Prices at the wholesale level plunged 1.6 percent in February, the steepest monthly decline on record, as cheaper oil prices pulled energy costs back down to the levels of 1979 and 1980, the Labor Department reported yesterday.
The cost of home heating oil and gasoline, measured by the Producer Price Index, fell by record amounts last month. A worldwide food surplus also helped push down prices.
The record decline in the overall index for goods at the last stage of production followed a 0.7 percent fall in January. It was the largest decline since the government began keeping such records in 1947.
During the last 12 months, wholesale prices fell 0.1 percent. However, if prices continued to fall during the rest of the year at the rate of the last two months, they would plunge 17.1 percent in 1986. No one expects this to happen.
The sharp declines in wholesale prices since the start of the year should begin to show up at the consumer level within the next few months. Several economists cautioned yesterday that consumer prices may decline only slightly as many "middlemen" and retailers refuse to reduce prices as they try to improve their profits.
Deflation at the wholesale level "is going to go on for several more months," said David Berson, economist for Wharton Econometrics. "Not only are energy prices going to remain low, but agricultural prices are likely to continue at their low levels for the next few months as well." Berson said he expected the decline in producer-level inflation to begin a having major impact on consumer inflation around the middle of the year.
White House spokesman Larry Speakes said that "this decline in prices at the wholesale level will send a strong message to the overall economy: Consumer prices are coming down, and the fears of inflation have all but abated."
"With interest rates falling and inflation clearly under control, expectations for a strong second quarter are high," Speakes said. "We expect to see every segment of American society enjoying this fourth year of the Reagan economic recovery."
Economists generally expect wholesale-level prices to continue to drop during March and April and have reduced their inflation forecasts for the year by as much as 1 percent, to about 2.5 percent for consumer prices and to less than 1 percent for prices at the wholesale level.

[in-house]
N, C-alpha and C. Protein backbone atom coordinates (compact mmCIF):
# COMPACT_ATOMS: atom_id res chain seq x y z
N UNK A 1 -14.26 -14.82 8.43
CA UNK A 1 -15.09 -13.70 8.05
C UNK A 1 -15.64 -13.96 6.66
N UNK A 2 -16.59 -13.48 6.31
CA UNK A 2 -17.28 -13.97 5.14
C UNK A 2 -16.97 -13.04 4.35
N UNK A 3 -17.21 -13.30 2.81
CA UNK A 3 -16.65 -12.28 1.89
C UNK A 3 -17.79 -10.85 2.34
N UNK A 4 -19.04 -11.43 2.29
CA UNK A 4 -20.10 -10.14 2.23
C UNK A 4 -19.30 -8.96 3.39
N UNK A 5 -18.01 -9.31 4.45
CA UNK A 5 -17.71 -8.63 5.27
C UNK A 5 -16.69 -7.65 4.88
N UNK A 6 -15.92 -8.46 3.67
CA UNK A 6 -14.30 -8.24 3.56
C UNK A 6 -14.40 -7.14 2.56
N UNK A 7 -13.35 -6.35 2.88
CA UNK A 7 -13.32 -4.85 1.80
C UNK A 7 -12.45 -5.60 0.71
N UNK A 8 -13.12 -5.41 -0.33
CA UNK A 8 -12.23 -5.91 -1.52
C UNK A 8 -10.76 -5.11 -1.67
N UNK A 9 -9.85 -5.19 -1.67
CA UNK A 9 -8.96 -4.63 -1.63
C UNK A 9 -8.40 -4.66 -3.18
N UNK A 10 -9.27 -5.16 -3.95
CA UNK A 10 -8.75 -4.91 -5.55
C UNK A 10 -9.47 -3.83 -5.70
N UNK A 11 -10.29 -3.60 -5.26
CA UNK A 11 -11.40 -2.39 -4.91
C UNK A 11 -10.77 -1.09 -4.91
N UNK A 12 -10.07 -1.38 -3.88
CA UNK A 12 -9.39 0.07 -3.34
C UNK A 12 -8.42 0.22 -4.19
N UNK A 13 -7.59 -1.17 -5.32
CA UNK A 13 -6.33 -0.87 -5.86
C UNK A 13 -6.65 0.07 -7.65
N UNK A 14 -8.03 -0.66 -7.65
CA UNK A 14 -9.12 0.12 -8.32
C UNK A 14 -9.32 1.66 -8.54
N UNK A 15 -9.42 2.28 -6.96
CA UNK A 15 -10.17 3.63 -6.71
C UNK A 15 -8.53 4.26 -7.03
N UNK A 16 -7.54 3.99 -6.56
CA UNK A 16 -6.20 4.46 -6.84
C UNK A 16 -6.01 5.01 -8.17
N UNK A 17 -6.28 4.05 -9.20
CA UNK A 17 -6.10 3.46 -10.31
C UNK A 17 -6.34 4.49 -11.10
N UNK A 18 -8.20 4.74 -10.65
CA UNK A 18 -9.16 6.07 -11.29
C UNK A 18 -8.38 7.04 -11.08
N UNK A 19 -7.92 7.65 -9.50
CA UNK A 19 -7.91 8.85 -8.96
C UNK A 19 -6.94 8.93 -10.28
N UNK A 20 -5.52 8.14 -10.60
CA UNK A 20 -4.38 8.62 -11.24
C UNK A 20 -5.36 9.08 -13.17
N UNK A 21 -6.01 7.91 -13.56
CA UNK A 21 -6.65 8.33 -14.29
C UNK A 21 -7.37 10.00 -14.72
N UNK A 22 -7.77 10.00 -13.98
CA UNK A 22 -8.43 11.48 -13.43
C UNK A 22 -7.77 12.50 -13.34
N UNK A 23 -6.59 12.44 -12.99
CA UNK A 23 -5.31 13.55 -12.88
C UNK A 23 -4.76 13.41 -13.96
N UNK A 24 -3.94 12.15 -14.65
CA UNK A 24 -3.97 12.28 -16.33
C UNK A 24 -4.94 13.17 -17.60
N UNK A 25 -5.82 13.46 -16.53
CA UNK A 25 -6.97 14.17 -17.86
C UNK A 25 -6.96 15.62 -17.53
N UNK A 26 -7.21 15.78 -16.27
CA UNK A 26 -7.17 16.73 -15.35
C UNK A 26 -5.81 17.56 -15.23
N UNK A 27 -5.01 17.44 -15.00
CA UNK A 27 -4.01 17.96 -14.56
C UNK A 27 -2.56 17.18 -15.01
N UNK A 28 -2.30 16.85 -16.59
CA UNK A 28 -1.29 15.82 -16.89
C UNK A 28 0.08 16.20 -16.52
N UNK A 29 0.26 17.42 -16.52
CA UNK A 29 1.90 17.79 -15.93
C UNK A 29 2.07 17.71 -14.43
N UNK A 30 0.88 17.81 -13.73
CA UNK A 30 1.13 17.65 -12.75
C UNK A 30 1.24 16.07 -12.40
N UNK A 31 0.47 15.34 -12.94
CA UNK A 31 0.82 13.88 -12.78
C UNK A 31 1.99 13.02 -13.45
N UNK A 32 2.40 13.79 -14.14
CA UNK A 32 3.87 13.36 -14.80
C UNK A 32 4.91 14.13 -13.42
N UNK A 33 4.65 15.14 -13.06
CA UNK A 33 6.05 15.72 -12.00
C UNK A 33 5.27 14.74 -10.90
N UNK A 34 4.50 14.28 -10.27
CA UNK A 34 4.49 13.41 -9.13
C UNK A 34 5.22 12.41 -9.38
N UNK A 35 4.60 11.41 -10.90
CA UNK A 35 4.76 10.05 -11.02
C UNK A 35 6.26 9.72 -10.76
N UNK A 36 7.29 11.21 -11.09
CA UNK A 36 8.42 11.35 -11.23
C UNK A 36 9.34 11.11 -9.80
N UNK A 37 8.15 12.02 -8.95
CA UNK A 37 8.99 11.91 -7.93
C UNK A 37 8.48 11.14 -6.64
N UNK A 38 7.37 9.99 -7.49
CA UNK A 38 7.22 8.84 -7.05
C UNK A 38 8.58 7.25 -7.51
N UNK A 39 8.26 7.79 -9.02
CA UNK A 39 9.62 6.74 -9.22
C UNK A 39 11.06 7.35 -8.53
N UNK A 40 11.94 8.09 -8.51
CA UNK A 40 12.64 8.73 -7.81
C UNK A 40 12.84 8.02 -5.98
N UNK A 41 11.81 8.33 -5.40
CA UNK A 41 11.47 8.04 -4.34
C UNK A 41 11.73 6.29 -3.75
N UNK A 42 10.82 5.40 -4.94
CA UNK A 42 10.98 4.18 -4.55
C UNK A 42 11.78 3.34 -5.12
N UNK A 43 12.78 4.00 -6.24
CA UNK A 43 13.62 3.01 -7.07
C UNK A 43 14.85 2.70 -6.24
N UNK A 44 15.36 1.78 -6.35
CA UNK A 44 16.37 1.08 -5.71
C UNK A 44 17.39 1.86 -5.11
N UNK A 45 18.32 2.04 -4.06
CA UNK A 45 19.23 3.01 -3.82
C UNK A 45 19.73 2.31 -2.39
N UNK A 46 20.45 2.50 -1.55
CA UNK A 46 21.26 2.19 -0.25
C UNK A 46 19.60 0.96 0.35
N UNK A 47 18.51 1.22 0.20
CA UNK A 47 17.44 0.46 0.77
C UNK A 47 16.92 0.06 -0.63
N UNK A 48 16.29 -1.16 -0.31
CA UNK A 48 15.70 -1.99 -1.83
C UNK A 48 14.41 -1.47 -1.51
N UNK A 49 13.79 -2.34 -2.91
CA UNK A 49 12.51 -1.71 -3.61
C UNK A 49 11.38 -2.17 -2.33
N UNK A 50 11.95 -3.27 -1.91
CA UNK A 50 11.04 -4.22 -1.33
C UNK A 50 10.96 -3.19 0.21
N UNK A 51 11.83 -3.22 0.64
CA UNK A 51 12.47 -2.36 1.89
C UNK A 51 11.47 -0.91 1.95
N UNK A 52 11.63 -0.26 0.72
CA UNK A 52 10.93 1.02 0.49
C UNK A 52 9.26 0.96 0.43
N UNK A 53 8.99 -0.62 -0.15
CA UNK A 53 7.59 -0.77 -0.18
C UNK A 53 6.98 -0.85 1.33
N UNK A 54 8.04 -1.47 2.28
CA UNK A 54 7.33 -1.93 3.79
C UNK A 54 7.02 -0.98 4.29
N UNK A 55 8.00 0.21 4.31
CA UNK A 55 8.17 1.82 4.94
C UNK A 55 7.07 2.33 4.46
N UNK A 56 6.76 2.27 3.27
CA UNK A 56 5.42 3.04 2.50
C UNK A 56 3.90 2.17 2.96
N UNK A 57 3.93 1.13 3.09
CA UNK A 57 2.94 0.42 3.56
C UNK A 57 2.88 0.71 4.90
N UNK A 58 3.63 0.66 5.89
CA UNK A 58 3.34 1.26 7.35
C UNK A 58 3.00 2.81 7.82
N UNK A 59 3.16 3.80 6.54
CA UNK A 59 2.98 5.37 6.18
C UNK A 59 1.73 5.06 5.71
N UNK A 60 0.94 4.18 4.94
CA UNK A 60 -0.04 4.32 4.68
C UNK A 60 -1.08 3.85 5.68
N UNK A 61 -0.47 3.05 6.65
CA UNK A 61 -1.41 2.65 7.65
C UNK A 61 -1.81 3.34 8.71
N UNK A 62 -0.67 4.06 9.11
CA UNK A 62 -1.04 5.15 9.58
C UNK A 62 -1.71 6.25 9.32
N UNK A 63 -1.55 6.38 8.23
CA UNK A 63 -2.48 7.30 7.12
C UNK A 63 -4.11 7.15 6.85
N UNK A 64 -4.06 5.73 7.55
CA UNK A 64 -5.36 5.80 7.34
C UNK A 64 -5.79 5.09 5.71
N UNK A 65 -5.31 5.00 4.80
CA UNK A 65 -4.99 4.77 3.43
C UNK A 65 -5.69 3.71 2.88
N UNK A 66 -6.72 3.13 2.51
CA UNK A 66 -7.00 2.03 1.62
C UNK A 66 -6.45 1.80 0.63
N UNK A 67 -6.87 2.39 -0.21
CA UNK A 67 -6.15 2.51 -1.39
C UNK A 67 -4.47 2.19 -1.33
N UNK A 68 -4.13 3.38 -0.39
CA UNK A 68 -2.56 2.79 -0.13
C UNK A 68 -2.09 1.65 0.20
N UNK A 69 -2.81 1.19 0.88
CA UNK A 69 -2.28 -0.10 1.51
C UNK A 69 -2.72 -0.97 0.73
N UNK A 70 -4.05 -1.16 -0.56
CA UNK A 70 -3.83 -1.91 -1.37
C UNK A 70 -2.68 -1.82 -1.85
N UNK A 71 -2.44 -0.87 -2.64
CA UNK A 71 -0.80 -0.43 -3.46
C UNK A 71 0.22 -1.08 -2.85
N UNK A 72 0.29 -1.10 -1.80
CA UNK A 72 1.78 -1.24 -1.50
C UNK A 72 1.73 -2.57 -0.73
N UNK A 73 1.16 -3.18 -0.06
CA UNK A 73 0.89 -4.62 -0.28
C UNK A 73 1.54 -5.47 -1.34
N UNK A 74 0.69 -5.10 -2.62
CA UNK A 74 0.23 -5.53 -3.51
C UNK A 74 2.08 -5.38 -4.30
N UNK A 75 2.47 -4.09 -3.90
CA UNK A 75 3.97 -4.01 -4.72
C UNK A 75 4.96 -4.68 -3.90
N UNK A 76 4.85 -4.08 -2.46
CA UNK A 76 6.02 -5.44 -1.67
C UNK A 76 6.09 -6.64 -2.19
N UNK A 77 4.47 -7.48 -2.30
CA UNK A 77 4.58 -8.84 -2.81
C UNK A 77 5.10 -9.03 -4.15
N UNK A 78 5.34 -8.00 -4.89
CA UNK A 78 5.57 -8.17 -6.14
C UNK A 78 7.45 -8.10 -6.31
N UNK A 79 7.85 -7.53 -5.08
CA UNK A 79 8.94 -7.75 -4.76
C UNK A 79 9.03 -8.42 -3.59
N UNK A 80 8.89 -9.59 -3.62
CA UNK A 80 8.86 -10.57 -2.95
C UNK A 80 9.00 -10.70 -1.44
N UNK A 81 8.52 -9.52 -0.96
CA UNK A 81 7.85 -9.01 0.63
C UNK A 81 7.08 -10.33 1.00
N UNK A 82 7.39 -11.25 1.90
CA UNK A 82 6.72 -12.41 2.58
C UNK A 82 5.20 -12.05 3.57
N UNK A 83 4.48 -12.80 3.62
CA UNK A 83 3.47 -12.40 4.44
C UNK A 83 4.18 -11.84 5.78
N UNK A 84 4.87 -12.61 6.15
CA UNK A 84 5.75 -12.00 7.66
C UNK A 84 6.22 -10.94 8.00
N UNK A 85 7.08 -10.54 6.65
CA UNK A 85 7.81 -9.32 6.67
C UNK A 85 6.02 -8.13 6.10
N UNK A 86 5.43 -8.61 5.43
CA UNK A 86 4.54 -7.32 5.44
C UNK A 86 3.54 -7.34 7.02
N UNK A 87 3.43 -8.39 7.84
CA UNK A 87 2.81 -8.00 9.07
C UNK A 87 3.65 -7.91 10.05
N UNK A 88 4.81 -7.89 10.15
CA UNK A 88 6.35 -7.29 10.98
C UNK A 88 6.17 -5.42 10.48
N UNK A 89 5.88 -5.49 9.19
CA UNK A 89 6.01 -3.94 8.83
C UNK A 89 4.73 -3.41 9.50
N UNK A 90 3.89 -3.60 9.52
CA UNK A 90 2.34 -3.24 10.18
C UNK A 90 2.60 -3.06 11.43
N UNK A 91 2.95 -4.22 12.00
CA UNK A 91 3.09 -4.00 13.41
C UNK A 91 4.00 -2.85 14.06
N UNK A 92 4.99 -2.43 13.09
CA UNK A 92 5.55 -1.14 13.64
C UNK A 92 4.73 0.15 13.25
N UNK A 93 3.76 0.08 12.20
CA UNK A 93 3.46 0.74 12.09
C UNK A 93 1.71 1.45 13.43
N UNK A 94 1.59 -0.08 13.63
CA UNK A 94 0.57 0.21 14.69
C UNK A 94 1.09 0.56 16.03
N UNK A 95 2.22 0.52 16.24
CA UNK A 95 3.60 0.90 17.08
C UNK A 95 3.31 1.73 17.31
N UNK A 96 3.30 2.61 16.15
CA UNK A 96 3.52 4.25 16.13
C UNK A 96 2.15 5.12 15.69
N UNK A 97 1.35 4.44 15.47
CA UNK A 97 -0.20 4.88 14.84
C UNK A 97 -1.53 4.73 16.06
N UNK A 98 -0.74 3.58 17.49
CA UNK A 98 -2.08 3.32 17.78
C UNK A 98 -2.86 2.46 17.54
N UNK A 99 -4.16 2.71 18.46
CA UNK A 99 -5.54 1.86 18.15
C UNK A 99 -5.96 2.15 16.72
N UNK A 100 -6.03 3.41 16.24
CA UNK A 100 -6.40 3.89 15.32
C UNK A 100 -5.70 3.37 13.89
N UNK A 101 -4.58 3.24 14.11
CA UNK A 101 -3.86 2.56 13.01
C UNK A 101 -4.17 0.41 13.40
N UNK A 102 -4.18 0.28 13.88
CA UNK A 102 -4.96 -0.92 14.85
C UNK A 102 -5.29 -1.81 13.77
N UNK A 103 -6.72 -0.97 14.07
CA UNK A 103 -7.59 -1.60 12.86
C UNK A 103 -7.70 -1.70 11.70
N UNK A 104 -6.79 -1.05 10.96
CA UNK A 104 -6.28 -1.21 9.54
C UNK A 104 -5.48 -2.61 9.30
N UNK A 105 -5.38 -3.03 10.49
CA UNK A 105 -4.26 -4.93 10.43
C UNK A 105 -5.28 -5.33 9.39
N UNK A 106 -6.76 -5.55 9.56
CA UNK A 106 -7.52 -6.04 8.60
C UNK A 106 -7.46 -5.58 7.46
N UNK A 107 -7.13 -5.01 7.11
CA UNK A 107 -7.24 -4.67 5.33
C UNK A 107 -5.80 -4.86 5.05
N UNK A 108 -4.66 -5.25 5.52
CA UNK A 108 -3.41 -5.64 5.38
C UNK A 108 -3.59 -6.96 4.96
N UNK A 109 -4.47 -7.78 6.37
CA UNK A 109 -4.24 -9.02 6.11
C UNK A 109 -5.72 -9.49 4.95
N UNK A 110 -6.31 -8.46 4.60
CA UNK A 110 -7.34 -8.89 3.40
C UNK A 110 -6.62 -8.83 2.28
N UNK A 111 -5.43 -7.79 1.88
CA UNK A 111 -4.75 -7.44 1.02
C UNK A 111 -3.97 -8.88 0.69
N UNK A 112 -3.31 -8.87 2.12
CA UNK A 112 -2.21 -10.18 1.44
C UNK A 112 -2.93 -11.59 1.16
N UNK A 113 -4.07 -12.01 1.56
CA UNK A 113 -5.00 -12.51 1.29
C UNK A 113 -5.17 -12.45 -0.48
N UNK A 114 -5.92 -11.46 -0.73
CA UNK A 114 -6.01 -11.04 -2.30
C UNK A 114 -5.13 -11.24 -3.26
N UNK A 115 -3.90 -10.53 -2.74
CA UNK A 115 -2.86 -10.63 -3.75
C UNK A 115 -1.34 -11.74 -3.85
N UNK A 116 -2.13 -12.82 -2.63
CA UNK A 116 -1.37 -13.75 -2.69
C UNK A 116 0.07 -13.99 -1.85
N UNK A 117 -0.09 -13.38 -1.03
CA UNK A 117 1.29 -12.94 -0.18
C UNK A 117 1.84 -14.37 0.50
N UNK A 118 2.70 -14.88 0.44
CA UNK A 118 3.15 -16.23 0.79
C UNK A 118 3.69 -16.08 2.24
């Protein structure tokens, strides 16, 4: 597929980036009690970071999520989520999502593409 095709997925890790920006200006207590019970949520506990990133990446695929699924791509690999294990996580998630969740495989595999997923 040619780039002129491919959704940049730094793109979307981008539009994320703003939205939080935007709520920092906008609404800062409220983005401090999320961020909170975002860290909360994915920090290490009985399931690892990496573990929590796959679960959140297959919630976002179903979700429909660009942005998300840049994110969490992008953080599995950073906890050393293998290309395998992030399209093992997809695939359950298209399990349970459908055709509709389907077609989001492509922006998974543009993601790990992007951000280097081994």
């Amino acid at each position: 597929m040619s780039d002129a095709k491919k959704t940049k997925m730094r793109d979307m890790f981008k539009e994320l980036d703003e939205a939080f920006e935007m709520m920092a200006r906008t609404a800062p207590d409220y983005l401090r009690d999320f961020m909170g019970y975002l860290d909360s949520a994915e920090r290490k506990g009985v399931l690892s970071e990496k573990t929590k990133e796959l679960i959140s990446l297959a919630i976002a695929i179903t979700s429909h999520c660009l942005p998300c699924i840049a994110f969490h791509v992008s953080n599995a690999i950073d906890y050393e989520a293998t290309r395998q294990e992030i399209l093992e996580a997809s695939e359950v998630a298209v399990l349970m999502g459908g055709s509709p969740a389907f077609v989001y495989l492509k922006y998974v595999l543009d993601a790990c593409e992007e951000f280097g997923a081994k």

Meanwhile, another government indicator showed that production at the nation's factories, utilities and mines declined 0.6 percent, following a 0.1 percent increase in January, suggesting that the economy is still not as strong as the Reagan administration and some private economists have suggested. The weakness of the economy, however, helps to keep down prices and wage costs.
Several economists said yesterday that inflation is expected to remain low because of the lower oil prices, moderate wage increases, and ample supplies of food, which will keep food costs low. The lower inflation picture, and particularly the sharp drop in oil, was the leading factor for the drop in long-term interest rates in the last month to their lowest levels in eight years. The drop in interest rates is expected to increase economic growth and consequently, many economists have increased their forecasts for growth in output this year.
The index for finished energy goods dropped 9.4 percent in February, following a 4.2 percent decline in January. Home heating oil prices dropped a record 26.2 percent and the cost of wholesale gasoline fell a record 11.1 percent, the Labor Department said.
Consumer food prices fell 1.6 percent following a 0.4 percent decline in January, largely due to declines in prices of beef, veal, pork, fresh vegetables and eggs. The index for finished consumer goods, excluding foods and energy, was virtually unchanged for the second consecutive month.
The index for capital equipment rose 0.1 percent in February, offsetting a 0.1 percent decline in January.
In a separate report, the Commerce Department said manufacturing and trade inventories rose 0.7 percent in January, the largest increase since August 1984. Inventories for retailers rose 2.9 percent; wholesaler inventories increased 1.4 percent.
In another report, the Federal Reserve Board said that production at the nation's factories, mines and utilities declined 0.6 percent. For the past 12 months industrial production edged up only 1.6 percent.
Production fell 0.6 percent at factories and 3 percent at mines, but rose 1.4 percent at utilities, the Fed reported.